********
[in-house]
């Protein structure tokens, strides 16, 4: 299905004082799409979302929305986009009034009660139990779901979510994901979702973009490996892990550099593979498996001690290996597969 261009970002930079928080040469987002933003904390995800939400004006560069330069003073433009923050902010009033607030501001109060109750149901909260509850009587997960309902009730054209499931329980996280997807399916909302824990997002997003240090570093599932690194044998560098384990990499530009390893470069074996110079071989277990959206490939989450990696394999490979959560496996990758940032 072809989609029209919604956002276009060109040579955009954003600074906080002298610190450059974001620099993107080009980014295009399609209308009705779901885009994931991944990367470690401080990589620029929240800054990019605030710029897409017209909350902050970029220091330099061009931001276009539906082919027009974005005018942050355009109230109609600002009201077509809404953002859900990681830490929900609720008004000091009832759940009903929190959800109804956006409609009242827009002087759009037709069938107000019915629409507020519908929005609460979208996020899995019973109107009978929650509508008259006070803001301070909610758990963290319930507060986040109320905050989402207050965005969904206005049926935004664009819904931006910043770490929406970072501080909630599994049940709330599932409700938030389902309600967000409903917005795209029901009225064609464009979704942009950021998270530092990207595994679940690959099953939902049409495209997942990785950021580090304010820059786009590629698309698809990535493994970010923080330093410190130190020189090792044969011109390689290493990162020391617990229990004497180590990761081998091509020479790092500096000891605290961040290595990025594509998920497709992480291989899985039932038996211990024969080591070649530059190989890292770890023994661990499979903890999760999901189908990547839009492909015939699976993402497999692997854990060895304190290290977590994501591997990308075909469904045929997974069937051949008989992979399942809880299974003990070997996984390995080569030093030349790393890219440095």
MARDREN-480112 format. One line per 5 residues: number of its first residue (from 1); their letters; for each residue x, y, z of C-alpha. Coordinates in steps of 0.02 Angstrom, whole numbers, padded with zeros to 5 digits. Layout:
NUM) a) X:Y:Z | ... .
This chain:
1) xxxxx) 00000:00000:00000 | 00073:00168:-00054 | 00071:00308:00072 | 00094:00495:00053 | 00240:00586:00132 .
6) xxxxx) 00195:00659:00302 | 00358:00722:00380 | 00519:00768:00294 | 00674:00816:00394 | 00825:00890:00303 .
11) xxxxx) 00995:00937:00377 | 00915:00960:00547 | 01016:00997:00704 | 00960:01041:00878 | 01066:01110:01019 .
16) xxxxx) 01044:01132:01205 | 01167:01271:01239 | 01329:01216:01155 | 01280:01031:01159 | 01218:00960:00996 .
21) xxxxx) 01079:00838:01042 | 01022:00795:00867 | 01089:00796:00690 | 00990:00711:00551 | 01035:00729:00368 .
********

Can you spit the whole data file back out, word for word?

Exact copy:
[in-house]
């Protein structure tokens, strides 16, 4: 299905004082799409979302929305986009009034009660139990779901979510994901979702973009490996892990550099593979498996001690290996597969 261009970002930079928080040469987002933003904390995800939400004006560069330069003073433009923050902010009033607030501001109060109750149901909260509850009587997960309902009730054209499931329980996280997807399916909302824990997002997003240090570093599932690194044998560098384990990499530009390893470069074996110079071989277990959206490939989450990696394999490979959560496996990758940032 072809989609029209919604956002276009060109040579955009954003600074906080002298610190450059974001620099993107080009980014295009399609209308009705779901885009994931991944990367470690401080990589620029929240800054990019605030710029897409017209909350902050970029220091330099061009931001276009539906082919027009974005005018942050355009109230109609600002009201077509809404953002859900990681830490929900609720008004000091009832759940009903929190959800109804956006409609009242827009002087759009037709069938107000019915629409507020519908929005609460979208996020899995019973109107009978929650509508008259006070803001301070909610758990963290319930507060986040109320905050989402207050965005969904206005049926935004664009819904931006910043770490929406970072501080909630599994049940709330599932409700938030389902309600967000409903917005795209029901009225064609464009979704942009950021998270530092990207595994679940690959099953939902049409495209997942990785950021580090304010820059786009590629698309698809990535493994970010923080330093410190130190020189090792044969011109390689290493990162020391617990229990004497180590990761081998091509020479790092500096000891605290961040290595990025594509998920497709992480291989899985039932038996211990024969080591070649530059190989890292770890023994661990499979903890999760999901189908990547839009492909015939699976993402497999692997854990060895304190290290977590994501591997990308075909469904045929997974069937051949008989992979399942809880299974003990070997996984390995080569030093030349790393890219440095």
MARDREN-480112 format. One line per 5 residues: number of its first residue (from 1); their letters; for each residue x, y, z of C-alpha. Coordinates in steps of 0.02 Angstrom, whole numbers, padded with zeros to 5 digits. Layout:
NUM) a) X:Y:Z | ... .
This chain:
1) xxxxx) 00000:00000:00000 | 00073:00168:-00054 | 00071:00308:00072 | 00094:00495:00053 | 00240:00586:00132 .
6) xxxxx) 00195:00659:00302 | 00358:00722:00380 | 00519:00768:00294 | 00674:00816:00394 | 00825:00890:00303 .
11) xxxxx) 00995:00937:00377 | 00915:00960:00547 | 01016:00997:00704 | 00960:01041:00878 | 01066:01110:01019 .
16) xxxxx) 01044:01132:01205 | 01167:01271:01239 | 01329:01216:01155 | 01280:01031:01159 | 01218:00960:00996 .
21) xxxxx) 01079:00838:01042 | 01022:00795:00867 | 01089:00796:00690 | 00990:00711:00551 | 01035:00729:00368 .